Companies may have to provide a bill of materials so the Defense Department can keep an eye on its software supply chain.
The report identifies five macro forces that influence 10 risk archetypes, each of which represents a threat to the stability and security of the defense industrial base.
A new High Risk series report from the Government Accountability Office took the federal government to task over its lack of action on cybersecurity issues, but House lawmakers passed a few bills that aimed at improving the situation.
Rosemary Johnston, senior vice president of operations at Savi Technologies, talks about how the chains of marketing, delivery, and in-transit visibility are vital for the dispersion of everything from breakfast cereal to the most dire supplies in humanitarian crises.
Since December suppliers to the Department of Defense have faced new cybersecurity requirements — at least those who know it.
The focus on supply chain risks has been receiving a lot of attention lately.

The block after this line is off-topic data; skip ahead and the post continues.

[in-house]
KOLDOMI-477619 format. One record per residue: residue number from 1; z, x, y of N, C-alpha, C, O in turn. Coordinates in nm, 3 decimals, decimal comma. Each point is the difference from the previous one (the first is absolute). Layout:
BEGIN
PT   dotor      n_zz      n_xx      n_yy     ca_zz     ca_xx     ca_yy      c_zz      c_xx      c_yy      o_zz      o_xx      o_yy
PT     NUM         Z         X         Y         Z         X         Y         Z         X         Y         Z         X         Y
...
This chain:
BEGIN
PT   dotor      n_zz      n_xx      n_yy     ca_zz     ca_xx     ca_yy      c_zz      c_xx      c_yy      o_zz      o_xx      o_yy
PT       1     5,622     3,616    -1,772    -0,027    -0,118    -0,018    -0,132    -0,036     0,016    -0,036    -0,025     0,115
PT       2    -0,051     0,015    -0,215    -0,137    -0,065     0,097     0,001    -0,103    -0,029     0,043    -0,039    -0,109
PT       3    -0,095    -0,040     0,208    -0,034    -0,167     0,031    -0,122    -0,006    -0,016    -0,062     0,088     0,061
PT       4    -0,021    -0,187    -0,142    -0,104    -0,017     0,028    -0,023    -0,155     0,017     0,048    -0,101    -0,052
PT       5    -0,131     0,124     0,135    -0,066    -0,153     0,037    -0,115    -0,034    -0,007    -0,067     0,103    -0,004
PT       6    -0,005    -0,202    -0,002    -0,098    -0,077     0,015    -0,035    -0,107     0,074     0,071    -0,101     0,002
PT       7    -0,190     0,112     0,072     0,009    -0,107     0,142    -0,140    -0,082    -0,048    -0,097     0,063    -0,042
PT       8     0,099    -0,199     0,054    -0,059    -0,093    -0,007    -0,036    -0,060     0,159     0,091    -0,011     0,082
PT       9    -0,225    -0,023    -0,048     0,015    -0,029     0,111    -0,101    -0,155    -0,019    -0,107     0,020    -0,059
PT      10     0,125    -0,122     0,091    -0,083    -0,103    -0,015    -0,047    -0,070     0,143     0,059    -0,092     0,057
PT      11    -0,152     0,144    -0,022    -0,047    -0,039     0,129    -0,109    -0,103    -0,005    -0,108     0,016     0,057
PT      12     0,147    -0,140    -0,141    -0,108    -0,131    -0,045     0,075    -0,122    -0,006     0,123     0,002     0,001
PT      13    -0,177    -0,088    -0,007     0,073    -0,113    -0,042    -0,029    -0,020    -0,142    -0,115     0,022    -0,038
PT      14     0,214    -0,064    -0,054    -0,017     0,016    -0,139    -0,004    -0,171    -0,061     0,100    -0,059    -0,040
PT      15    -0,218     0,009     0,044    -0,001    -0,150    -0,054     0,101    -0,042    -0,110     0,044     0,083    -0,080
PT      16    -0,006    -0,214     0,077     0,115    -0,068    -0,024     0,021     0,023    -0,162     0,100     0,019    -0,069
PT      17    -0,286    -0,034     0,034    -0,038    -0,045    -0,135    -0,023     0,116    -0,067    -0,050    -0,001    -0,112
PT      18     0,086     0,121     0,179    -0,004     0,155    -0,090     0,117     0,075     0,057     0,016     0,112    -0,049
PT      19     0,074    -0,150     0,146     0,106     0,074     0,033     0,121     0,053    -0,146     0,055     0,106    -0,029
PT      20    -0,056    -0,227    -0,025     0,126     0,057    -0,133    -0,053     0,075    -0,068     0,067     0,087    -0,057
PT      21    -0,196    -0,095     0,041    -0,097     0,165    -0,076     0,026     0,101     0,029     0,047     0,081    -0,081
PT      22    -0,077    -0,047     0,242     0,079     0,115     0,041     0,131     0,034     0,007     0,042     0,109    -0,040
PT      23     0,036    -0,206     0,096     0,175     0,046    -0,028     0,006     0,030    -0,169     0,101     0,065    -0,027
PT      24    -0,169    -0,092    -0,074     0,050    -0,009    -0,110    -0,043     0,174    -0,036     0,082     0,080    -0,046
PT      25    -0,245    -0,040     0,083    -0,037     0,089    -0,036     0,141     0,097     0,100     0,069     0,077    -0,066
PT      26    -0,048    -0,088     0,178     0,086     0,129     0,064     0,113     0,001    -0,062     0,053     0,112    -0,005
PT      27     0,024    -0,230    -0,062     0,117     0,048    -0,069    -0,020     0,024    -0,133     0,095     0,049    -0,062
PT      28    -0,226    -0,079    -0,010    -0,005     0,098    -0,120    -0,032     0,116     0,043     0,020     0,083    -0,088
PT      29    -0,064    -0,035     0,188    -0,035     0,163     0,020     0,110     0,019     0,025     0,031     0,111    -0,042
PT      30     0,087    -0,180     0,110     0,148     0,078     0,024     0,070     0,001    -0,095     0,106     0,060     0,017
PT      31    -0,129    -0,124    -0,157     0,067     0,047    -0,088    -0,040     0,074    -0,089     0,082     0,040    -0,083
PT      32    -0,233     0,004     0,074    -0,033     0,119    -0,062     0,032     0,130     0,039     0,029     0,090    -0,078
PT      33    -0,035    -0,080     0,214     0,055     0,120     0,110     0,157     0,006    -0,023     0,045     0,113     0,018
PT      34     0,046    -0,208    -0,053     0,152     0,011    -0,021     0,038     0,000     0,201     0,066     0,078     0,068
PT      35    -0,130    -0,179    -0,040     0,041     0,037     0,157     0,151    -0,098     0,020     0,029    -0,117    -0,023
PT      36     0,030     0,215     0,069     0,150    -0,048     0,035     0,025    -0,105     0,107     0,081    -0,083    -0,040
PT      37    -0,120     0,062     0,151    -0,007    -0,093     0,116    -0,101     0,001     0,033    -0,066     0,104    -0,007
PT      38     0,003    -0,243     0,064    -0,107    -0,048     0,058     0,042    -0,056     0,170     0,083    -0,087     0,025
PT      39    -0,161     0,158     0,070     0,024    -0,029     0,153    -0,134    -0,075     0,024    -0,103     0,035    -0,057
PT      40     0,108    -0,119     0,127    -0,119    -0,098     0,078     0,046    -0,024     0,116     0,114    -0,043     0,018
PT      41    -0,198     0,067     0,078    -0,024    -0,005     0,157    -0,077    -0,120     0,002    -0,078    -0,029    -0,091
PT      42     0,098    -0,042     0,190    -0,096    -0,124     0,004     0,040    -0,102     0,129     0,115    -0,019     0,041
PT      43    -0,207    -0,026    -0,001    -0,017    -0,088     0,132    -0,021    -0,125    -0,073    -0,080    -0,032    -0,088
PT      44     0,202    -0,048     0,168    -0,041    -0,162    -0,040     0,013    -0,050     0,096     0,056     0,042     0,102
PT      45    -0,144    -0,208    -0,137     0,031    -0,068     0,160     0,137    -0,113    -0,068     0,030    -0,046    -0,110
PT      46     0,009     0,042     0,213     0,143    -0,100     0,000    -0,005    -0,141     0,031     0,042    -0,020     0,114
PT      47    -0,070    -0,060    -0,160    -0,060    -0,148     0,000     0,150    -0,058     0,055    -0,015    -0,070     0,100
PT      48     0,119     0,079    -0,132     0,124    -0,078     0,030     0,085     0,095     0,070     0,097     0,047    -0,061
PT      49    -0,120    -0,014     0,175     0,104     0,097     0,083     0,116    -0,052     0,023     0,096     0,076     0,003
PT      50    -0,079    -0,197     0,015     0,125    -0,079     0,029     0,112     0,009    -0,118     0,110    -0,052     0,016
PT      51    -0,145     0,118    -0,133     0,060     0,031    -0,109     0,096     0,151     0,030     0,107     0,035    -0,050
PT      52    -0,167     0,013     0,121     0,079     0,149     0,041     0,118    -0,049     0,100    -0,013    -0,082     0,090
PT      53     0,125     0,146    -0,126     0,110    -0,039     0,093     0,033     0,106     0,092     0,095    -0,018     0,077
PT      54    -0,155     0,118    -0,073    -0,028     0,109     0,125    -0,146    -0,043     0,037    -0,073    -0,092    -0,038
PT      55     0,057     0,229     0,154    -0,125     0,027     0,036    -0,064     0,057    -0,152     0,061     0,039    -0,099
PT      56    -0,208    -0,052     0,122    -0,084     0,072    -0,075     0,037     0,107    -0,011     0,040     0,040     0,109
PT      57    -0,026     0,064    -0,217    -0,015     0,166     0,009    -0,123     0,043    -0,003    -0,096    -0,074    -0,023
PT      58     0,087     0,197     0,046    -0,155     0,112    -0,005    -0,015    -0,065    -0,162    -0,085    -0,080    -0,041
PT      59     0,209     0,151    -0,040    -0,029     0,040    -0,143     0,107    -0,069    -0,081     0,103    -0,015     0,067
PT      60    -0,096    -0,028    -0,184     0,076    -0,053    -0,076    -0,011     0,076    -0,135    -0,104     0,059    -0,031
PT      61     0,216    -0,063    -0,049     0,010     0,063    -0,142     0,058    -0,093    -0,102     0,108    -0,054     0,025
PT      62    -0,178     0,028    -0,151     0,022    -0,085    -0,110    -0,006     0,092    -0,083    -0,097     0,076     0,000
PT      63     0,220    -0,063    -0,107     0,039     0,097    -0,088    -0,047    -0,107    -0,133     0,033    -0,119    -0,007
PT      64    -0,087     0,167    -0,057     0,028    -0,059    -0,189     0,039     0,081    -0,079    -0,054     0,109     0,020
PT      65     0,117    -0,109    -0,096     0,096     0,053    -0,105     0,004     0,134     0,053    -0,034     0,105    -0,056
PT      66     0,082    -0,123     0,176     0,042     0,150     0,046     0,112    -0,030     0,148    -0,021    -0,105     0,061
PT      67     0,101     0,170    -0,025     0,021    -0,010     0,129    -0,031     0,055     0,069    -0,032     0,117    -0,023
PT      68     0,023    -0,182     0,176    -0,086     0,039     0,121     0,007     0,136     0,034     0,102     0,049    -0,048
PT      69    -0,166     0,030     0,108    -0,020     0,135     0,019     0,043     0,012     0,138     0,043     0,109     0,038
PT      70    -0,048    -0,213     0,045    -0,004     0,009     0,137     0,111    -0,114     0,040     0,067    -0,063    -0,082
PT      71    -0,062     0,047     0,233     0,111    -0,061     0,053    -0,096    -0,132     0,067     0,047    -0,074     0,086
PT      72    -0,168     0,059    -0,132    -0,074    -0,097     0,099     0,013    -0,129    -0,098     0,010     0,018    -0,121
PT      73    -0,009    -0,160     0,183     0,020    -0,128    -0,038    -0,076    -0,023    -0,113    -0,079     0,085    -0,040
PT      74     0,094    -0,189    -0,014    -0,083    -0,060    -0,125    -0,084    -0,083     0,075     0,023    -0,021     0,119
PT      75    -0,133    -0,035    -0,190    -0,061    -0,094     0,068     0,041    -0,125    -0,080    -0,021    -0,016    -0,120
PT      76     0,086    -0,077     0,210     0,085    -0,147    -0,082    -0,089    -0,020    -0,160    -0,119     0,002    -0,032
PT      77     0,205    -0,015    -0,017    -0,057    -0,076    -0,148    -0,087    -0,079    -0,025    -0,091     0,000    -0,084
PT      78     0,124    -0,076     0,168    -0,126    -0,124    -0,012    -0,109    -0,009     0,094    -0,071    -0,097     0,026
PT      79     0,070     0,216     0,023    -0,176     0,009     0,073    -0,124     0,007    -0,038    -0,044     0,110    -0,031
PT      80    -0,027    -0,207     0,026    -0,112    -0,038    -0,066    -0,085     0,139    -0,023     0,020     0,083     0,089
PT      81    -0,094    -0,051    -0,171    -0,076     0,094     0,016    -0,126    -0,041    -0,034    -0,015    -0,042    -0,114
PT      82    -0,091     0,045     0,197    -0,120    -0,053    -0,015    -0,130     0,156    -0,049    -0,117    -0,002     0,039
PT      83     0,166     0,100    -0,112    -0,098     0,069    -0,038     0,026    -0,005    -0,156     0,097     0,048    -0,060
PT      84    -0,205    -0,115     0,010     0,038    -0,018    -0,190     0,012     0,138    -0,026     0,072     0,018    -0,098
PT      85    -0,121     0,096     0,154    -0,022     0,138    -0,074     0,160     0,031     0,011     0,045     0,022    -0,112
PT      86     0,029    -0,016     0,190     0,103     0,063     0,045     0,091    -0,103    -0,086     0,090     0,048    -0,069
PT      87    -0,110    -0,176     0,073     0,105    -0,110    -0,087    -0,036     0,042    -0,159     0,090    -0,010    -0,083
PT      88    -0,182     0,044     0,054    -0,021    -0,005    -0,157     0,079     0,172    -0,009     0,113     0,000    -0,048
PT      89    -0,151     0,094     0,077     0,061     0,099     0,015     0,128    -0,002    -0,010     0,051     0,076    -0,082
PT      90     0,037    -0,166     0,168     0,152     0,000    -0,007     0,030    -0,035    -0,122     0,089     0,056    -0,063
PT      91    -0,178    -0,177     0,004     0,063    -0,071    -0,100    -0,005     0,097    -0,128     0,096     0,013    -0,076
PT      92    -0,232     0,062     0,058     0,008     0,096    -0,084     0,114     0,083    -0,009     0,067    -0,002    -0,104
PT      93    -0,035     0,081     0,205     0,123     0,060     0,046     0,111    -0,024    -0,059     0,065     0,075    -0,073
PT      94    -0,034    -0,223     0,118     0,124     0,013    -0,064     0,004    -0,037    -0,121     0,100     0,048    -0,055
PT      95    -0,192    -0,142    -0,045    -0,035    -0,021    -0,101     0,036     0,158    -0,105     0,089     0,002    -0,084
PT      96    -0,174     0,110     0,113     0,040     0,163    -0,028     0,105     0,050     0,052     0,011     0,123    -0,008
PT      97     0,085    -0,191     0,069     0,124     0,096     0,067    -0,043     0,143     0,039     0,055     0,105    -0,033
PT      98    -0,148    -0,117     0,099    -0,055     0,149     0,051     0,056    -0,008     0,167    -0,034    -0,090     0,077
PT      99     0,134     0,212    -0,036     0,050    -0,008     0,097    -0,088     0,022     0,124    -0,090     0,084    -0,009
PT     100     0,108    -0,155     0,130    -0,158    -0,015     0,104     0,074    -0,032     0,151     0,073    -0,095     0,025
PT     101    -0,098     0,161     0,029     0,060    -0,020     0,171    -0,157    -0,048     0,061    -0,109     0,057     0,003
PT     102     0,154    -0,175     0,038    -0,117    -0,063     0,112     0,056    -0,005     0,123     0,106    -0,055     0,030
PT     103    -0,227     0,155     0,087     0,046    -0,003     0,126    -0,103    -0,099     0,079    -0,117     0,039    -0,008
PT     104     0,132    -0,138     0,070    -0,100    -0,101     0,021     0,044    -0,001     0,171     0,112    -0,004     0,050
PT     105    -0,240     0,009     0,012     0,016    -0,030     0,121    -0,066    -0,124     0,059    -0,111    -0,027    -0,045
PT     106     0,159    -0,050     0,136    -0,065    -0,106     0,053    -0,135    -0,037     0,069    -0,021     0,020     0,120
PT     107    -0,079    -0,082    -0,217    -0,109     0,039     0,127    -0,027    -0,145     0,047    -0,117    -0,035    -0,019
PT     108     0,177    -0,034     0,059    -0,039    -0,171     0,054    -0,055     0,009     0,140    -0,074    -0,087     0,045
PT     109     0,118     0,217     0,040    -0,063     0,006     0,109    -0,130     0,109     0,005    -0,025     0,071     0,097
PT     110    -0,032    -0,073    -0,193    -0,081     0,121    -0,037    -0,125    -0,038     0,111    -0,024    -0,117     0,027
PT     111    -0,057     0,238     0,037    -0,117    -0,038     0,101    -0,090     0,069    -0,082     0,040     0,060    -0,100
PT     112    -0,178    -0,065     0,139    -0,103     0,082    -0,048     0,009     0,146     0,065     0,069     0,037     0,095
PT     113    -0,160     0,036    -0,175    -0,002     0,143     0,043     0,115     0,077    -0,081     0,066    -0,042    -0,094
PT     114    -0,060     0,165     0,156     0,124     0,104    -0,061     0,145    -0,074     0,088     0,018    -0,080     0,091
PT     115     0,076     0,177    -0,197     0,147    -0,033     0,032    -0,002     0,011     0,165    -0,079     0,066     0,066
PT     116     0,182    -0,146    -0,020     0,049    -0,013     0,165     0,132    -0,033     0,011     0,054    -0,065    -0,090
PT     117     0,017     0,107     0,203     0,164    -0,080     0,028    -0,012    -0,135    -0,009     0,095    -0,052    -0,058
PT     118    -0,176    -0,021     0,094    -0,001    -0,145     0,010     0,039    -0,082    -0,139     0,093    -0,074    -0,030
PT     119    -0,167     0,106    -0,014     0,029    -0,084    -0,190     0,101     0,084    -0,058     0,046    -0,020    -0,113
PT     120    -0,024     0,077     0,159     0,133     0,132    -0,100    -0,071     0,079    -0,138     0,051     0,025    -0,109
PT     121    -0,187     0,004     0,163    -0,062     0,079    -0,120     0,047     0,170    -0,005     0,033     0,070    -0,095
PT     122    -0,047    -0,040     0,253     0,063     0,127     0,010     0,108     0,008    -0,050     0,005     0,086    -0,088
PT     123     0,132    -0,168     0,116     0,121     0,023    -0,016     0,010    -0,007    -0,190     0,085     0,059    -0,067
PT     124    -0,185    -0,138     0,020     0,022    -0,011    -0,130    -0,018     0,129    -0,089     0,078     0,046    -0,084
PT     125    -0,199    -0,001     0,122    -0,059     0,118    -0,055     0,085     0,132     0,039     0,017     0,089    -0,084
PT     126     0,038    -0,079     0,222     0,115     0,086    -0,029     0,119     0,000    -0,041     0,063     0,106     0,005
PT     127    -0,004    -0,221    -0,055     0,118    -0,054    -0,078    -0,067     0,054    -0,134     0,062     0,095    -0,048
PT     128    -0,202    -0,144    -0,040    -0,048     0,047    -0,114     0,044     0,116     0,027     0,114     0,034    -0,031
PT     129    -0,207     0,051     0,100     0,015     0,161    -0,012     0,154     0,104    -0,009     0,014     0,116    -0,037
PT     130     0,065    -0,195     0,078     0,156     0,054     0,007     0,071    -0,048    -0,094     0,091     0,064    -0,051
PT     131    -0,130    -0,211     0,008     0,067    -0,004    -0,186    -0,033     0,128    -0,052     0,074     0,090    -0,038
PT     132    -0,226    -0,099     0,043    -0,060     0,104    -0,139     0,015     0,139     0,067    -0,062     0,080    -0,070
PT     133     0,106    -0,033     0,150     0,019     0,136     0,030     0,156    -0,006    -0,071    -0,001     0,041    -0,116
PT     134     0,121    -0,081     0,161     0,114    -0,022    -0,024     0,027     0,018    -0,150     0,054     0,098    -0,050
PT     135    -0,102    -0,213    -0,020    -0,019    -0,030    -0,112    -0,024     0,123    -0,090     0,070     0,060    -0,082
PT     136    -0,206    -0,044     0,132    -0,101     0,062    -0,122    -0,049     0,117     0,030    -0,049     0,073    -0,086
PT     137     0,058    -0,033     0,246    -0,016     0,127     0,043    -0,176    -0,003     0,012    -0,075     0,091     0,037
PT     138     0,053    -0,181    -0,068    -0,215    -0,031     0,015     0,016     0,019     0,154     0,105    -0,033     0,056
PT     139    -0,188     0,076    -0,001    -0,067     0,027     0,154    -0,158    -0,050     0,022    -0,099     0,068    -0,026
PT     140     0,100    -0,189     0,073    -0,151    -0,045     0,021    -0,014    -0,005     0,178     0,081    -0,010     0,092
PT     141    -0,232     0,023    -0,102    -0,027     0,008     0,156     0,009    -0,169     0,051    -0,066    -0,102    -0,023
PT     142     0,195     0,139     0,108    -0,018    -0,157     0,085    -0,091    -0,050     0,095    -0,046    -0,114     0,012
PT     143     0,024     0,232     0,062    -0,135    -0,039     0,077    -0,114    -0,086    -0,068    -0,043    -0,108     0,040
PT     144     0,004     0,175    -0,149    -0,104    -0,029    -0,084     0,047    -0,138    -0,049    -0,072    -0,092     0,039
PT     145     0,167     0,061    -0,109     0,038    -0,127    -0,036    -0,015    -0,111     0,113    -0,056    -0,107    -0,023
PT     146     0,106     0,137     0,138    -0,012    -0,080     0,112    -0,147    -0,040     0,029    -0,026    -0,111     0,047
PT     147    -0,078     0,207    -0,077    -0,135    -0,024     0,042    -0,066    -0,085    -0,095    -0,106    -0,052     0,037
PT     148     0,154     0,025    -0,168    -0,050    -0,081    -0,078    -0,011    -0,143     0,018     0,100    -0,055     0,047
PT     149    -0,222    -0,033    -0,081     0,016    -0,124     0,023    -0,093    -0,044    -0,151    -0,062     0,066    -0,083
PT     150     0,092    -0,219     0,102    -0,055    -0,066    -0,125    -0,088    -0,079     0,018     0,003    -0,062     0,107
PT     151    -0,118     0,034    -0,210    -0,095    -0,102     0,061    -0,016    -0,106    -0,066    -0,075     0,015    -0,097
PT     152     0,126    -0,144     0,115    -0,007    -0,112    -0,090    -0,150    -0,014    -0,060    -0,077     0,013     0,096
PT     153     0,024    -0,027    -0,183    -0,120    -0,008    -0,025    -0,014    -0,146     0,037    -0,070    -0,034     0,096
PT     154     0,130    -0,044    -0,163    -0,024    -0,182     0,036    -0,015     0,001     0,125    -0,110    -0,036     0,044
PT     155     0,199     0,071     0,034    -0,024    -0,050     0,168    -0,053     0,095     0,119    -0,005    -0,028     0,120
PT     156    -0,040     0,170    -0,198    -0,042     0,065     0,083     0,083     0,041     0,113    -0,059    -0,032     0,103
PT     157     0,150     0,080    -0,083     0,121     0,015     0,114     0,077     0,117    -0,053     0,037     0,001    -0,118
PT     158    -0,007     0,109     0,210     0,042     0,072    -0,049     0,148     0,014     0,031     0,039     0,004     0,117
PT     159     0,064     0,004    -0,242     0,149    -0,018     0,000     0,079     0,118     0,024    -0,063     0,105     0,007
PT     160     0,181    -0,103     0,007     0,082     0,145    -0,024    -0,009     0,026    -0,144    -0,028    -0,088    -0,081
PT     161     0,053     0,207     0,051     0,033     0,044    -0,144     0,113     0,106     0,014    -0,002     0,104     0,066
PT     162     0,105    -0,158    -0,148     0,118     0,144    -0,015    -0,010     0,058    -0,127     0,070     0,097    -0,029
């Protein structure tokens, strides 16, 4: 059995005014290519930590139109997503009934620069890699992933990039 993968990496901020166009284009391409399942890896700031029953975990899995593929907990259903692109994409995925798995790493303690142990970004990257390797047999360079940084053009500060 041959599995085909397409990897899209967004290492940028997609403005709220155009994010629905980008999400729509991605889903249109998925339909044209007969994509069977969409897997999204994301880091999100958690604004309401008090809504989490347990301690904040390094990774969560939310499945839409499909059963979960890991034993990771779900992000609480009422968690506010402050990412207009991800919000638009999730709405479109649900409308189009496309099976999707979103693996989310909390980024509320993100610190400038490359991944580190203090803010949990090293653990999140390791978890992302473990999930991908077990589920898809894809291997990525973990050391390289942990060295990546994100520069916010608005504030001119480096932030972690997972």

The Department of Homeland Security launched an internal supply chain initiative aimed at identifying some of the cyber defense gaps between the federal government and its contractors.
The Army Materiel Command is working with its vast supply chain to tighten things up in a methodology known as prepositioning.
Does anyone need reminding of the thoroughly international content of PCs, smartphones, network switching equipment? And pencils?
According to the Government Accountability Office, Defense Department’s planning to improve asset management don’t include adequate performance measures. That’s one reason DoD supply chain management is still on GAO’s High Risk List. Zina Merritt is director of Defense capability and management issues at GAO, told Federal Drive with Tom Temin about DoD’s ongoing asset visibility problems.